“Here a bhikkhu maintains bodily acts of loving-kindness both in public and in private towards his companions in the holy life. This is a principle of cordiality that creates love and respect, and conduces to cohesion, to non-dispute, to concord, and to unity.

“Again, a bhikkhu maintains verbal acts of loving-kindness both in public and in private towards his companions in the holy life. This too is a principle of cordiality that creates love and respect, and conduces to… unity.

“Again, a bhikkhu maintains mental acts of loving-kindness both in public and in private towards his companions in the holy life. This too is a principle of cordiality that creates love and respect, and conduces to… unity.

“Again, a bhikkhu uses things in common with his virtuous companions in the holy life; without making reservations, he shares with them any gain of a kind that accords with the Dhamma and has been obtained in a way that accords with the Dhamma, including even the mere contents of his bowl . This too is a principle of cordiality that creates love and respect, and conduces to… unity.

“Again, a bhikkhu dwells both in public and in private possessing in common with his companions in the holy life those virtues that are unbroken, untorn, unblotched, unmottled, liberating, commended by the wise, not misapprehended, and conducive to concentration. This too is a principle of cordiality that creates love and respect, and conduces to… unity.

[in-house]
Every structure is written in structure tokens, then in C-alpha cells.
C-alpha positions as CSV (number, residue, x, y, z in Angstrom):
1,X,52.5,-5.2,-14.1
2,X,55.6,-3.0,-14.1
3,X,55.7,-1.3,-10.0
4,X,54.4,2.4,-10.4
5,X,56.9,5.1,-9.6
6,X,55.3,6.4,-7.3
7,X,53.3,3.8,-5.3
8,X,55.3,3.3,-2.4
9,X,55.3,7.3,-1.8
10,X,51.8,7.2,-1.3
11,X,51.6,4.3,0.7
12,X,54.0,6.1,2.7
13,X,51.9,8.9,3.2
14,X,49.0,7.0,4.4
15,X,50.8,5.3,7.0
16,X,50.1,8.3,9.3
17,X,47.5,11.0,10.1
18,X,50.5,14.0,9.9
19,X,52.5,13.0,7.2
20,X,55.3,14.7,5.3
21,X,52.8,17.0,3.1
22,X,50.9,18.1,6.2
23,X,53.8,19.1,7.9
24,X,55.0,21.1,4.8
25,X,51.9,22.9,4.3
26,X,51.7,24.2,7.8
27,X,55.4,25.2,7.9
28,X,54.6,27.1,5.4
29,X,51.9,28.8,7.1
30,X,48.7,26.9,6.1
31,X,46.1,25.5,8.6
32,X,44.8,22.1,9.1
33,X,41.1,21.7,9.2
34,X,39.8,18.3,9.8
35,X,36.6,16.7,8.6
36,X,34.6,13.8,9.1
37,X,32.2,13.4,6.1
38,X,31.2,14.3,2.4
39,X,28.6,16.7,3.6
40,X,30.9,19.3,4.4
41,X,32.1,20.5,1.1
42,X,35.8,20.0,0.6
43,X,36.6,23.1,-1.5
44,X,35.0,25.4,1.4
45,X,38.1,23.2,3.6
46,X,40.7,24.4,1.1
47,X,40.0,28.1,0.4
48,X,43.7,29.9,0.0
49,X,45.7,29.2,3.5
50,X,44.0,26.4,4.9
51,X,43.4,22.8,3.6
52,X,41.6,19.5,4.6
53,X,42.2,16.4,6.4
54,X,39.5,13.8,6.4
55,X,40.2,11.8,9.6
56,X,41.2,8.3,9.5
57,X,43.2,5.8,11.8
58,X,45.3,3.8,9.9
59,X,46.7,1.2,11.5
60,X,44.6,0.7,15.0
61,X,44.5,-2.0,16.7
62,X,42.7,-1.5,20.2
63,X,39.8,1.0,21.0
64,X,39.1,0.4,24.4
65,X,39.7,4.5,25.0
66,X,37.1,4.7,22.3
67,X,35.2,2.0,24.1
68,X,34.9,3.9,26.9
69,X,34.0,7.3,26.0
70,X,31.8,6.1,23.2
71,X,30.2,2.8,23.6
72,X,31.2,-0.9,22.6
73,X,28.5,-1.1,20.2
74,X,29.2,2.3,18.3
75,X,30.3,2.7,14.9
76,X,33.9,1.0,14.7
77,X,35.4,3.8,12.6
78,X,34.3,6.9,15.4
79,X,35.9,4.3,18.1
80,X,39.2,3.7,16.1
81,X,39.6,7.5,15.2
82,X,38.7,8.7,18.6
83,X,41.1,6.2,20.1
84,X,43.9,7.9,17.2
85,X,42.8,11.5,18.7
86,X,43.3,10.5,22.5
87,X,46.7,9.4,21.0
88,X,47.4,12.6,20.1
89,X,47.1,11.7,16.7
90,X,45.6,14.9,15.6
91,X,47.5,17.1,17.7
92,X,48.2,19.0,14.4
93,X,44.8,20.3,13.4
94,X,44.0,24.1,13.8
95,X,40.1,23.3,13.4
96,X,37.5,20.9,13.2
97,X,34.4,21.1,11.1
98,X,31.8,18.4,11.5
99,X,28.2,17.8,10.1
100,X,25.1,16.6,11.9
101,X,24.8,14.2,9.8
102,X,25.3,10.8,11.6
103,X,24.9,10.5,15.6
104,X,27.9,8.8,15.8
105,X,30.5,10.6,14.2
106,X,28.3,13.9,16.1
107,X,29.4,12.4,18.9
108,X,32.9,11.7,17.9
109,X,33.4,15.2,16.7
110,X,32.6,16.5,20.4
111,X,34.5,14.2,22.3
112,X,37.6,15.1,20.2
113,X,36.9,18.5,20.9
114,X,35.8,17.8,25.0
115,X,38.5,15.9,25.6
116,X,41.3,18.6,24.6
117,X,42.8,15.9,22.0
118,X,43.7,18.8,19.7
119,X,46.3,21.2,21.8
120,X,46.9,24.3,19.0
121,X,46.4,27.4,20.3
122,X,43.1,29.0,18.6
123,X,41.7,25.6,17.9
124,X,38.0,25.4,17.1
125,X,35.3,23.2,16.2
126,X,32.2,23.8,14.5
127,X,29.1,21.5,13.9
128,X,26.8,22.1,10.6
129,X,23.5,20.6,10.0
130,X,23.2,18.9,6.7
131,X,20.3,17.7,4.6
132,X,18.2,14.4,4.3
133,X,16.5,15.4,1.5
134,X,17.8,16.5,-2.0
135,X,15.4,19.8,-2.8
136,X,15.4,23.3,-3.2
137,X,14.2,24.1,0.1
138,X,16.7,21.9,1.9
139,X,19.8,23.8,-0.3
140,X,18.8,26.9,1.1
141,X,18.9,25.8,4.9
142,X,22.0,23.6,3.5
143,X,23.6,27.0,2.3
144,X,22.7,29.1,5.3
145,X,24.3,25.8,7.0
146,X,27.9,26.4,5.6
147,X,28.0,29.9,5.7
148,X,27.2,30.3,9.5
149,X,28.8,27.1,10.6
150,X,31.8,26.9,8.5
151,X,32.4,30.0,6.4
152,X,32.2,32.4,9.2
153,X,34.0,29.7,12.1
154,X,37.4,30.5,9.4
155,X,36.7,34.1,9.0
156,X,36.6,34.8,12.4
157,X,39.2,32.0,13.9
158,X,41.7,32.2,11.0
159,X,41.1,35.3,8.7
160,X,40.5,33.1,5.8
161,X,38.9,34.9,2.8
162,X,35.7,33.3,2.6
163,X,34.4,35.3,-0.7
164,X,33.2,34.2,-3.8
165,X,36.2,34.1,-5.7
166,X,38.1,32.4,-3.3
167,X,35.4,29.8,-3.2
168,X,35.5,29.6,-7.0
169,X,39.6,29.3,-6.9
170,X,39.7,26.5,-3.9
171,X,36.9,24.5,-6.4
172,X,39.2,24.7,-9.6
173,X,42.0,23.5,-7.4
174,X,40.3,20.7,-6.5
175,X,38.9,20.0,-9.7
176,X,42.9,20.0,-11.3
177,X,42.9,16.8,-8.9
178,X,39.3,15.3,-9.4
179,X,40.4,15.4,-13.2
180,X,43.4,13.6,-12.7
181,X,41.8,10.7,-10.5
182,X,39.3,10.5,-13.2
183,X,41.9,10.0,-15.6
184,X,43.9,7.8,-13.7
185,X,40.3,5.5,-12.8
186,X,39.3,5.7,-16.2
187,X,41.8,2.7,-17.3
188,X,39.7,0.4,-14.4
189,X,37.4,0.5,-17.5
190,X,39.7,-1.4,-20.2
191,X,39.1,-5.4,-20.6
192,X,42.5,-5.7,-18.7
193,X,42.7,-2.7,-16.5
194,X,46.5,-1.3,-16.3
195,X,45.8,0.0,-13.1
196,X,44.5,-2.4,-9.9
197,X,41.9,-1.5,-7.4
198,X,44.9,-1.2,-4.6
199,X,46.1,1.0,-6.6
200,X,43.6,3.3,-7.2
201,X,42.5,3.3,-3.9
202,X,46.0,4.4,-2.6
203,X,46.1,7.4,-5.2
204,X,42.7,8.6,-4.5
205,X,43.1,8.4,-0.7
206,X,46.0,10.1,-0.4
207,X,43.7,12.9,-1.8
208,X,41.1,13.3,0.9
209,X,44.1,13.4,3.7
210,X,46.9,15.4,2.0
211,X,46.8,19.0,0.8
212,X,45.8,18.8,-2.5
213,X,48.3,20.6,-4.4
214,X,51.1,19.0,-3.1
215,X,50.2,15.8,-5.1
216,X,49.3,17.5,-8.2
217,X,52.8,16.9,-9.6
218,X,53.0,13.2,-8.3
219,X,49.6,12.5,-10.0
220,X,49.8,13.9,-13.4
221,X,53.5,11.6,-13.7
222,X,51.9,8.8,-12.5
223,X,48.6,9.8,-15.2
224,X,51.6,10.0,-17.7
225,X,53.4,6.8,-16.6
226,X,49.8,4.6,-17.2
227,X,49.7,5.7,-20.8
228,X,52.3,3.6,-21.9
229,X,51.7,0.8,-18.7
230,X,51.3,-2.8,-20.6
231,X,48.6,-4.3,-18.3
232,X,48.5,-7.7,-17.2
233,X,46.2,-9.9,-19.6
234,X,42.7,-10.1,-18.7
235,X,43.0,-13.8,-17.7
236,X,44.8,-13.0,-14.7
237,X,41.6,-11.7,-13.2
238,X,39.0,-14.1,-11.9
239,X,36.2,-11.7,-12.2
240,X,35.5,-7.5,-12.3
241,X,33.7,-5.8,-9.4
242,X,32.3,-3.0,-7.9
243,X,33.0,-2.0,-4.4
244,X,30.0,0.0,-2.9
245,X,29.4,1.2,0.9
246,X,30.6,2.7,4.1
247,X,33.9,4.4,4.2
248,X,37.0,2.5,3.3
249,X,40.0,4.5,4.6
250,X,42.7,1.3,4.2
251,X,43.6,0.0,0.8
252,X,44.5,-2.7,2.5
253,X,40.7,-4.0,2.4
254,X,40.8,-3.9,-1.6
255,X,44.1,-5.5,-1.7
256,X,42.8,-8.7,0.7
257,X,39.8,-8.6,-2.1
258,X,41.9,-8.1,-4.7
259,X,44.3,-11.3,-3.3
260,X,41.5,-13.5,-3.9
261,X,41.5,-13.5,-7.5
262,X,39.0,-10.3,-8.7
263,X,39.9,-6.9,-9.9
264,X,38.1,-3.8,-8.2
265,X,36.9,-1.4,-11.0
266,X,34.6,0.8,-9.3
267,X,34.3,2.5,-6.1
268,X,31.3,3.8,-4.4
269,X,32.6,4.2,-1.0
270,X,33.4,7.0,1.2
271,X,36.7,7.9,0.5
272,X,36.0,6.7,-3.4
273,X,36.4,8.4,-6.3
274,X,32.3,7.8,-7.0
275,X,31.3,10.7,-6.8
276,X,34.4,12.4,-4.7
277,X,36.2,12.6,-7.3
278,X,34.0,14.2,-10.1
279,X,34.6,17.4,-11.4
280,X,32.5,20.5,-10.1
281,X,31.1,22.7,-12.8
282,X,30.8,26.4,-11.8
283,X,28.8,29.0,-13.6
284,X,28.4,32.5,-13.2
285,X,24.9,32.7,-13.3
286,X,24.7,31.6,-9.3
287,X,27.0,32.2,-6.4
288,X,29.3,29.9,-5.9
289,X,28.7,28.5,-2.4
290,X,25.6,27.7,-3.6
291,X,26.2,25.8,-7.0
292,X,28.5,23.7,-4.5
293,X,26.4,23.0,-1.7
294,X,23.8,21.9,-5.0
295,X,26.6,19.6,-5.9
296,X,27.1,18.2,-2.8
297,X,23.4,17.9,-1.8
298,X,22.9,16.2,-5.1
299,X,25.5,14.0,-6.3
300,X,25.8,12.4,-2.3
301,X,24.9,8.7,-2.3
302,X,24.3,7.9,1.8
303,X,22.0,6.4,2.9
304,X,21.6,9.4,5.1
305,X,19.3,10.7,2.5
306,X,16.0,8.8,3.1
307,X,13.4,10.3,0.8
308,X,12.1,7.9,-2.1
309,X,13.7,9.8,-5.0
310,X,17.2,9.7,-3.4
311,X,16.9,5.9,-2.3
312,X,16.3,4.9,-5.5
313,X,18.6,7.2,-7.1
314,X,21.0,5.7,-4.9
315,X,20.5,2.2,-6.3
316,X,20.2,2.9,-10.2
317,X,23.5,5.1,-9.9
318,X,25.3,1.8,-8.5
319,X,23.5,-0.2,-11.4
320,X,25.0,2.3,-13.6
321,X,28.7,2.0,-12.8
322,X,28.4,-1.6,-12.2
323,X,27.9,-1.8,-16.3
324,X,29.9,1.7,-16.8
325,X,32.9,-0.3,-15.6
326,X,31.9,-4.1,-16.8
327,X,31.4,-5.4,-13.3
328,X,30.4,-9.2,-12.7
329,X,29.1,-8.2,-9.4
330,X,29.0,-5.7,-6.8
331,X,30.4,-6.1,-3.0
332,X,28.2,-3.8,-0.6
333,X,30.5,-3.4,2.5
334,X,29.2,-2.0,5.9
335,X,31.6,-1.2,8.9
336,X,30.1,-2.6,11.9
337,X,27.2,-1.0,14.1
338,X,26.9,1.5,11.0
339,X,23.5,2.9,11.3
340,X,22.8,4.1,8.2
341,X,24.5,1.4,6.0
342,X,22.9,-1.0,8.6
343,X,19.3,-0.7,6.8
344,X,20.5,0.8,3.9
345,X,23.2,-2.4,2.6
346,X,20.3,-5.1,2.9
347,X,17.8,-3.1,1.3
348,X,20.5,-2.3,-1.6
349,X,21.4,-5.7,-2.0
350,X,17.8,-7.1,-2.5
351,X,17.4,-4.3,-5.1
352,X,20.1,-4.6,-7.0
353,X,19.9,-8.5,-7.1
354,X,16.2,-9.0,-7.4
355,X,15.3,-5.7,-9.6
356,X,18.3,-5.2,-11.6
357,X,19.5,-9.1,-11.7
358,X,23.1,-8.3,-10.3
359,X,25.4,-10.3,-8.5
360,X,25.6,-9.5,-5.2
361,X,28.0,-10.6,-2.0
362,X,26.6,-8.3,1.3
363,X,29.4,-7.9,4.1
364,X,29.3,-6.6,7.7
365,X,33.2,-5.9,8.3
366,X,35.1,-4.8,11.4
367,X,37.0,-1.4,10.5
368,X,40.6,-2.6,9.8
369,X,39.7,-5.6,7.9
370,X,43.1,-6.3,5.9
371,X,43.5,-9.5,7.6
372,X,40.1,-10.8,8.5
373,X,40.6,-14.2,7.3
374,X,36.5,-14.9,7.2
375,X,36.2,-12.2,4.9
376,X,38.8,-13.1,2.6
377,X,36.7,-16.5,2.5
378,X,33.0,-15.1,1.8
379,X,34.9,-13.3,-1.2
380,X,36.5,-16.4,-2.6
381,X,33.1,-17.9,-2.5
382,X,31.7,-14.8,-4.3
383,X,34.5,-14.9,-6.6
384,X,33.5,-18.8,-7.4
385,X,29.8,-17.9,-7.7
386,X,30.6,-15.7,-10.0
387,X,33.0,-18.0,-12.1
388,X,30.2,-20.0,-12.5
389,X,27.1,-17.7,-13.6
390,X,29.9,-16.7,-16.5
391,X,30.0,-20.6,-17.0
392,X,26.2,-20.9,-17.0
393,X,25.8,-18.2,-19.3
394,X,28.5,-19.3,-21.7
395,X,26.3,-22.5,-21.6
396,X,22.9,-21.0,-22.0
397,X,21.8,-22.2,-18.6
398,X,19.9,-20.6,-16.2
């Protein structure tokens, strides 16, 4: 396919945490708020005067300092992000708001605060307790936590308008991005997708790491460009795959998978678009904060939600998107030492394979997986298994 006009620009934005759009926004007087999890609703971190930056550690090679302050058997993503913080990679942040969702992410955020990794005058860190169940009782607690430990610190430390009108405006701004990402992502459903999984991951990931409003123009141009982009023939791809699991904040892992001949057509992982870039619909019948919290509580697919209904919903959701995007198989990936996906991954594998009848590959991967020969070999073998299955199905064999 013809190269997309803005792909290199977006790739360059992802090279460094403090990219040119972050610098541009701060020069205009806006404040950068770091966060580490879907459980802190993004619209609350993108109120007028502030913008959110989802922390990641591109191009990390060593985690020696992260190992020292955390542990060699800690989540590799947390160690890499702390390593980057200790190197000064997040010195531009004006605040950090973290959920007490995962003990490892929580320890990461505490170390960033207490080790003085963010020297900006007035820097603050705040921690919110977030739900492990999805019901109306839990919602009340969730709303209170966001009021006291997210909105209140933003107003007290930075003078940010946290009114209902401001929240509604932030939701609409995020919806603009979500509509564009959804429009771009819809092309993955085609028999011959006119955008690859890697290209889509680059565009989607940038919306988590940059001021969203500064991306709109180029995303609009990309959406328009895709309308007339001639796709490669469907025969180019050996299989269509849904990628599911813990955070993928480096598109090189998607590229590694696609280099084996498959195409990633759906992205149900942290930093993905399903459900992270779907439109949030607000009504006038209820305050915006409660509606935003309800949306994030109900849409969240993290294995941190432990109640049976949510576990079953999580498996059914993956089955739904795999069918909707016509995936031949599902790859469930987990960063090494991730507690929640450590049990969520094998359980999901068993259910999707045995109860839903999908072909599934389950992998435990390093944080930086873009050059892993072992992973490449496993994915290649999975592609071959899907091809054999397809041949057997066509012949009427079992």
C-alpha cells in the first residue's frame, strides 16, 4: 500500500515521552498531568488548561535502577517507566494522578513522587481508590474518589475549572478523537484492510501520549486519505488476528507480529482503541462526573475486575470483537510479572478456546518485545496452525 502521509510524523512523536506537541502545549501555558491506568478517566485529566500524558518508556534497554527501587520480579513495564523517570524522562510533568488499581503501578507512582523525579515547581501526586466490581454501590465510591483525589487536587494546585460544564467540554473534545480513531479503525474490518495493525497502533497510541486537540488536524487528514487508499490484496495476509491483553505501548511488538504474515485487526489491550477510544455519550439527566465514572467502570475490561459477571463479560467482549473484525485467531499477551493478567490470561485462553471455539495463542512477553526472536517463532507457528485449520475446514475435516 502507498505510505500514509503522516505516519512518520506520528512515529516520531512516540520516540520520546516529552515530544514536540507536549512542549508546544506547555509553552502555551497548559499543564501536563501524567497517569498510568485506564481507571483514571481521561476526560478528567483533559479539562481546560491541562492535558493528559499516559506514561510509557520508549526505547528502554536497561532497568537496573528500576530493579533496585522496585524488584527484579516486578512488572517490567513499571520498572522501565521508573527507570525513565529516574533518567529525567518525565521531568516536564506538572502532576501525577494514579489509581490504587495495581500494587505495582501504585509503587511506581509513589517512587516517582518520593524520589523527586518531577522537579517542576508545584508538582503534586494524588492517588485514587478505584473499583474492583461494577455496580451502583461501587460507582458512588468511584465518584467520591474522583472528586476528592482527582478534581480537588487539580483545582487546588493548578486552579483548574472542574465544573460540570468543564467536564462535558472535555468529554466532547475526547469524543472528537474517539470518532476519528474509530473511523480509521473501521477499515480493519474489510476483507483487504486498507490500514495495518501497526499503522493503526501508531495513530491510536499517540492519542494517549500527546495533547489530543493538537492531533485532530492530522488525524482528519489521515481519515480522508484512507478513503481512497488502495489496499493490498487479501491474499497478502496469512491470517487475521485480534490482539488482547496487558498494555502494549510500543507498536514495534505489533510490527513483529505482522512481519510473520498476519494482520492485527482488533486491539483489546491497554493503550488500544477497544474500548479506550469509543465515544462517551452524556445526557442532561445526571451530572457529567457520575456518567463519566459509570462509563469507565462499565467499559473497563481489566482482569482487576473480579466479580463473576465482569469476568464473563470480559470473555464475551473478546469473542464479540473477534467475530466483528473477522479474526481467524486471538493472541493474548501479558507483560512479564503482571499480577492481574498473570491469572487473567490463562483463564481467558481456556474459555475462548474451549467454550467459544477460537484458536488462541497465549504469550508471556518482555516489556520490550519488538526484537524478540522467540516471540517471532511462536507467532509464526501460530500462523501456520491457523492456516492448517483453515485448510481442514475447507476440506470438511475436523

“Again, a bhikkhu dwells both in public and in private possessing in common with his companions in the holy life that view that is noble and emancipating, and leads one who practises in accordance with it to the complete destruction of suffering. This too is a principle of cordiality that creates love and respect, and conduces to cohesion, to non -dispute, to concord , and to unity.

“These are the six principles of cordiality that create love and respect, and conduce to cohesion, to non-dispute, to concord, and to unity.”

  1. “Of these six principles of cordiality, the chief, the most cohesive, the most unifying is this view that is noble and emancipating, and which leads the one who practises in accordance with it to the complete destruction of suffering. Just as the chief, the most cohesive, the most unifying part of a pinnacled house is the pinnacle itself, so too, of these six principles of cordiality, the chief… is this view that is noble and emancipating…
  2. “And how does this view that is noble and emancipating lead the one who practises in accordance with it to the complete destruction of suffering?